Authors
Sperger, JM; Emamekhoo, H; McKay, RR; Stahlfeld, CN; Singh, A; Chen, XE; Kwak, L; Gilsdorf, CS; Wolfe, SK; Wei, XX; Silver, R; Zhang, Z; Morris, MJ; Bubley, G; Feng, FY; Scher, HI; Rathkopf, D; Dehm, SM; Choueiri, TK; Halabi, S; Armstrong, AJ; Wyatt, AW; Taplin, M-E; Zhao, SG; Lang, JM
MLA Citation
Sperger, Jamie M., et al. “Prospective Evaluation of Clinical Outcomes Using a Multiplex Liquid Biopsy Targeting Diverse Resistance Mechanisms in Metastatic Prostate Cancer.J Clin Oncol, vol. 39, no. 26, Sept. 2021, pp. 2926–37. Pubmed, doi:10.1200/JCO.21.00169.
URI
https://scholars.duke.edu/individual/pub1487553
PMID
34197212
Source
pubmed
Published In
Journal of Clinical Oncology
Volume
39
Published Date
Start Page
2926
End Page
2937
DOI
10.1200/JCO.21.00169

Prostate Cancer Racial Disparities: A Systematic Review by the Prostate Cancer Foundation Panel.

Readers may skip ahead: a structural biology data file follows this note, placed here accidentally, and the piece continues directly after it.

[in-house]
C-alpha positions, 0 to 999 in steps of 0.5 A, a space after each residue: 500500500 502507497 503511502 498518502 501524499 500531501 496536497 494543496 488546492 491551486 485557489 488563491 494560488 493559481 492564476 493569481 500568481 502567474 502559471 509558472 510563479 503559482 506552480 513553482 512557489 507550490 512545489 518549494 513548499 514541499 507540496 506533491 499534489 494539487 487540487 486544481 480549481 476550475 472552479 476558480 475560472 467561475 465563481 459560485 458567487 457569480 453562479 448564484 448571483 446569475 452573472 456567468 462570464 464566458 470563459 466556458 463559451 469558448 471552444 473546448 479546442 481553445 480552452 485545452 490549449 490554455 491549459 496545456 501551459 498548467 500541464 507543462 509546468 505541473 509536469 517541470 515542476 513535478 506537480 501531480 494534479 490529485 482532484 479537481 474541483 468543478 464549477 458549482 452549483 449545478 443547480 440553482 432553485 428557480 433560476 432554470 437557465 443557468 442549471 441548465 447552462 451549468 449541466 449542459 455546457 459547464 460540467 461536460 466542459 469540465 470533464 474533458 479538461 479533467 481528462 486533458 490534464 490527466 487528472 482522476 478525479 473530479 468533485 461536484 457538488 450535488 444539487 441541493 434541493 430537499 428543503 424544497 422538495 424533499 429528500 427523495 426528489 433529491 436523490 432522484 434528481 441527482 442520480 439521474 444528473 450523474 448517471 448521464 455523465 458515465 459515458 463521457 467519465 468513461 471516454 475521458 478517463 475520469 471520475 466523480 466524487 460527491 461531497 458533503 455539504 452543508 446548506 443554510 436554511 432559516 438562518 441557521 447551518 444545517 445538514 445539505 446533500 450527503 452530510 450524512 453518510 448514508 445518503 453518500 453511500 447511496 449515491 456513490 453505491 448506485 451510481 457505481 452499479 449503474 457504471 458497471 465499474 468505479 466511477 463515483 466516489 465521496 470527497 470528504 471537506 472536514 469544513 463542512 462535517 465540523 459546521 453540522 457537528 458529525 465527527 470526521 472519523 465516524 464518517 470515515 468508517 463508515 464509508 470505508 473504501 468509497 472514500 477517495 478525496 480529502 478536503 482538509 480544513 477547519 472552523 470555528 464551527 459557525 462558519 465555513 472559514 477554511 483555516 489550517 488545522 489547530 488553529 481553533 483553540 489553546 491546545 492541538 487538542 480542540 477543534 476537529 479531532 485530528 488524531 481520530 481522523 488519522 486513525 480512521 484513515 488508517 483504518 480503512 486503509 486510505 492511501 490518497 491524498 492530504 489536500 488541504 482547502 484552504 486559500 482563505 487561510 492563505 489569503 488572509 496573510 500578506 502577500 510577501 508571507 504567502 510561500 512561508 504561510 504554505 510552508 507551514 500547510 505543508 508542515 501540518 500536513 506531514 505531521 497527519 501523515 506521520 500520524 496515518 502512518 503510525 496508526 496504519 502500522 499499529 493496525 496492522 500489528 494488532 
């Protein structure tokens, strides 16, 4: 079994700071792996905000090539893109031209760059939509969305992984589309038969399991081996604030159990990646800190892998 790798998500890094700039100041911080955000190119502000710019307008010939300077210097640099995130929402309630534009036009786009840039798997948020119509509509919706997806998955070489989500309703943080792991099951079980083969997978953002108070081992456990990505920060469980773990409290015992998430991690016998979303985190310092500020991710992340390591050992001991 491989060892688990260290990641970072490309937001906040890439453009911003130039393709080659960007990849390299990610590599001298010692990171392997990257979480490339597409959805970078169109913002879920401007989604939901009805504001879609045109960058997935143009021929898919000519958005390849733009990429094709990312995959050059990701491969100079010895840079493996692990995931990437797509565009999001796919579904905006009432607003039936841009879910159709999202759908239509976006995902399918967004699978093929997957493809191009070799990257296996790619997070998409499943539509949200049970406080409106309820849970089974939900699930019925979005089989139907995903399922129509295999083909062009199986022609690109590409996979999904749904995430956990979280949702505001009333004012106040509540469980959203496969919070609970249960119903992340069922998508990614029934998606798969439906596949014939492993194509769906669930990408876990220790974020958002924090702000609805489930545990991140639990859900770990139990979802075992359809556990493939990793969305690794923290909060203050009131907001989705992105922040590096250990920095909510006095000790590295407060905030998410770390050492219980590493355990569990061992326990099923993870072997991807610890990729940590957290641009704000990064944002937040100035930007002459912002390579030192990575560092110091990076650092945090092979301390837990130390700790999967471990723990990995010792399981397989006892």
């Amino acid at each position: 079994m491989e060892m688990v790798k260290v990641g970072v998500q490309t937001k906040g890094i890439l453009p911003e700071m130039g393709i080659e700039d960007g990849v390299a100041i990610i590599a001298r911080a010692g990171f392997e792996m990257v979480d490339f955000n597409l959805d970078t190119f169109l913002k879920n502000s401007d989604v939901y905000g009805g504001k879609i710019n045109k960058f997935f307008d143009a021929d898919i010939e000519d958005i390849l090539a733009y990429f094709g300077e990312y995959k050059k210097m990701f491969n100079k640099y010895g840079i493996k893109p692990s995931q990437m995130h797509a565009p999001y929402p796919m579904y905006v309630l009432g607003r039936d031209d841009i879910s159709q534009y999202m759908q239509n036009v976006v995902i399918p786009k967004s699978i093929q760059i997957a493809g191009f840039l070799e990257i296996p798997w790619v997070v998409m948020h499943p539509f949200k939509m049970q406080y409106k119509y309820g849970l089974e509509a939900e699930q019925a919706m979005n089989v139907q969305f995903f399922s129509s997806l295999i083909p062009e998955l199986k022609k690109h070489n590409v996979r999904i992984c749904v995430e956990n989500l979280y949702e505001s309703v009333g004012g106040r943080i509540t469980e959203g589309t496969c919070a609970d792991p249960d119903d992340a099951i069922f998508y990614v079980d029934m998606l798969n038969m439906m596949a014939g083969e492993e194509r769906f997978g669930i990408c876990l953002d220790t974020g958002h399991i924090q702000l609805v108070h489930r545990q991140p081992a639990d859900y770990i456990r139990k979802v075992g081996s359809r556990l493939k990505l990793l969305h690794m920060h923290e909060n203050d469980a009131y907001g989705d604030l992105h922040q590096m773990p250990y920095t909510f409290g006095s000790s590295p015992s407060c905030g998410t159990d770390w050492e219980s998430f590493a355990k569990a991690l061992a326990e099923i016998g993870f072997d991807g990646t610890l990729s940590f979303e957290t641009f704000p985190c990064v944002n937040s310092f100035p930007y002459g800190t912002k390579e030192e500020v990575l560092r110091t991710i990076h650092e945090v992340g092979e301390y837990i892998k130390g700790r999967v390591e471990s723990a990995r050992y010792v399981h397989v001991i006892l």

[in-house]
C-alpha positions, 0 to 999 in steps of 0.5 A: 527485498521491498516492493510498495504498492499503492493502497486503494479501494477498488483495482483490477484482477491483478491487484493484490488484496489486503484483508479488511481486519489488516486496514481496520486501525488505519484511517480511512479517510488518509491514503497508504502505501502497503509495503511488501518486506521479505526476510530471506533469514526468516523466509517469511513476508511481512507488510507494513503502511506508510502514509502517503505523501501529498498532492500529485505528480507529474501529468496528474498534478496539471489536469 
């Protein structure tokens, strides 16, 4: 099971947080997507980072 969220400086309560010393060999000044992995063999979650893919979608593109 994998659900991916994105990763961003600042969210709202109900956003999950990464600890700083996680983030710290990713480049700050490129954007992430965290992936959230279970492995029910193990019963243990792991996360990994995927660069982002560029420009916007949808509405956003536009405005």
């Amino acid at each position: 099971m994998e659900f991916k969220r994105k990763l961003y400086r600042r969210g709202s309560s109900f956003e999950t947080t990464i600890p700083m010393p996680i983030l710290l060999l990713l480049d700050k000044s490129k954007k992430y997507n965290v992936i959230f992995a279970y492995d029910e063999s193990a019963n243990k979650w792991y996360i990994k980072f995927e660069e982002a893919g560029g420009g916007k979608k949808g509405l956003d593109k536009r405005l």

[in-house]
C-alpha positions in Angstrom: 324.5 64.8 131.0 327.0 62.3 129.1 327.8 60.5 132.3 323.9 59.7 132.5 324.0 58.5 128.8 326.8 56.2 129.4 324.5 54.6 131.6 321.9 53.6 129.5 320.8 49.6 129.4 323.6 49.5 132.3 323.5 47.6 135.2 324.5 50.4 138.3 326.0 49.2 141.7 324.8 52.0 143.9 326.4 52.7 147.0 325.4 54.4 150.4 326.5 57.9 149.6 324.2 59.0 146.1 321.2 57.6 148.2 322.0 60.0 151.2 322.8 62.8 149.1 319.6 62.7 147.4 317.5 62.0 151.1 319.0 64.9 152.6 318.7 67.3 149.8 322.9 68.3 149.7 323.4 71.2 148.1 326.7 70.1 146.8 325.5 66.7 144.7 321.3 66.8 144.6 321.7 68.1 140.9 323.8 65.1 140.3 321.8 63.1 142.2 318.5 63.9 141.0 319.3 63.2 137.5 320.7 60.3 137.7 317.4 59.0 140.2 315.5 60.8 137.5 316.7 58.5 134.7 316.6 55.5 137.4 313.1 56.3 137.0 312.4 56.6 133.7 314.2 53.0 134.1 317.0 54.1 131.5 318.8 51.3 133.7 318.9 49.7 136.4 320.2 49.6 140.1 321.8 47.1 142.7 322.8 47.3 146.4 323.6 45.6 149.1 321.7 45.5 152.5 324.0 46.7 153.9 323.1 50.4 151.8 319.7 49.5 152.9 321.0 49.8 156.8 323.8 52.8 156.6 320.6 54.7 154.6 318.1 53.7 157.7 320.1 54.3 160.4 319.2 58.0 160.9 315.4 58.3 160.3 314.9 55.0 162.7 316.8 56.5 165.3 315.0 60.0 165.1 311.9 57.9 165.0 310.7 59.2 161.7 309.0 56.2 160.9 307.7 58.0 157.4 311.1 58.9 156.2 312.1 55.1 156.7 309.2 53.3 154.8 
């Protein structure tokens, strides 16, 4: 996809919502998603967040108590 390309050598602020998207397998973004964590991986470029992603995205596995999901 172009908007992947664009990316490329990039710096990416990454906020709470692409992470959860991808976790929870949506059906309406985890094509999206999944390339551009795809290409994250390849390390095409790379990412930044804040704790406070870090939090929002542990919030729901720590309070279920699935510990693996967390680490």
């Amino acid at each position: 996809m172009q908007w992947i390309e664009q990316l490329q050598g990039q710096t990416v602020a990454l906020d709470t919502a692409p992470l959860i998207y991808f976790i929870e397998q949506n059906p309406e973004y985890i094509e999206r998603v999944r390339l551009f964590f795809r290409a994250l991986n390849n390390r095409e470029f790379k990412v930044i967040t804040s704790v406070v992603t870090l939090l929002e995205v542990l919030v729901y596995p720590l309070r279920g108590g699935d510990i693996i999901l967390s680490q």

CONTEXT: Prostate cancer (PCa) is a complex disease that disproportionately impacts Black men in the USA. The structural factors that drive heterogeneous outcomes for patients of differing backgrounds are probably the same ones that result in population-level disparities. The relative contribution of drivers along the PCa disease continuum is an active area of investigation and debate. OBJECTIVE: To critically synthesize the available evidence on PCa disparities from a population-level perspective in comparison to data from "equal access and equal care settings" and to provide a consensus summary of the state of PCa disparities. EVIDENCE ACQUISITION: A plenary panel on PCa disparities presented at the Prostate Cancer Foundation meeting on October 24, 2019 and ensuing discussions are reported here. We used a systematic literature review approach and the Preferred Reporting Items for Systematic Reviews and Meta-analyses to select the most relevant publications. A total of 3333 publications between 2011 and 2021 were retrieved, of which 52 were included in the review; an additional 13 articles on screening guidelines, seminal clinical trials, and statistical methodology were used in the evidence synthesis. EVIDENCE SYNTHESIS: Race disparities in PCa are a result of a complex interaction between socioeconomic factors impacting access to care and ancestral/genetic factors that may influence tumor biology. Black men in the USA continue to have a nearly 1.8 times higher population-level mortality rate than White men. Failure to account for the race-specific incidence burden would continue to lead to residual disparity even after achieving relatively similar outcomes after primary treatment, resulting in a higher long-term mortality burden. Selection bias remains possible in PCa studies, which often rely on highly specific cohorts of Black men with higher use of health care resources that may not represent the average Black patient in the USA. Novel methods including mediation analysis and genetic ancestry rather than self-identified race can optimize analytical models investigating racial disparities and may lead to a better understanding of PCa genomic diversity and behavior. CONCLUSIONS: Our findings emphasize the importance of racially diverse studies, including precision -omics, prevention, and targeted therapy initiatives, to elucidate mechanisms underlying racial differences in outcomes and response to therapy. We propose novel approaches for studying and addressing PCa disparities. Contemporary methods, particularly in the domain of mediation analysis, can promote scientific rigor in understanding these disparities. PATIENT SUMMARY: Inaccurate data interpretation or lack of data altogether for Black men can impact policy and ultimately affect millions of individuals of African origin worldwide. Our review identifies a need to develop and prioritize a strategy for including Black and other men with prostate cancer in intervention studies and randomized clinical trials to halt the widening prostate cancer disparities.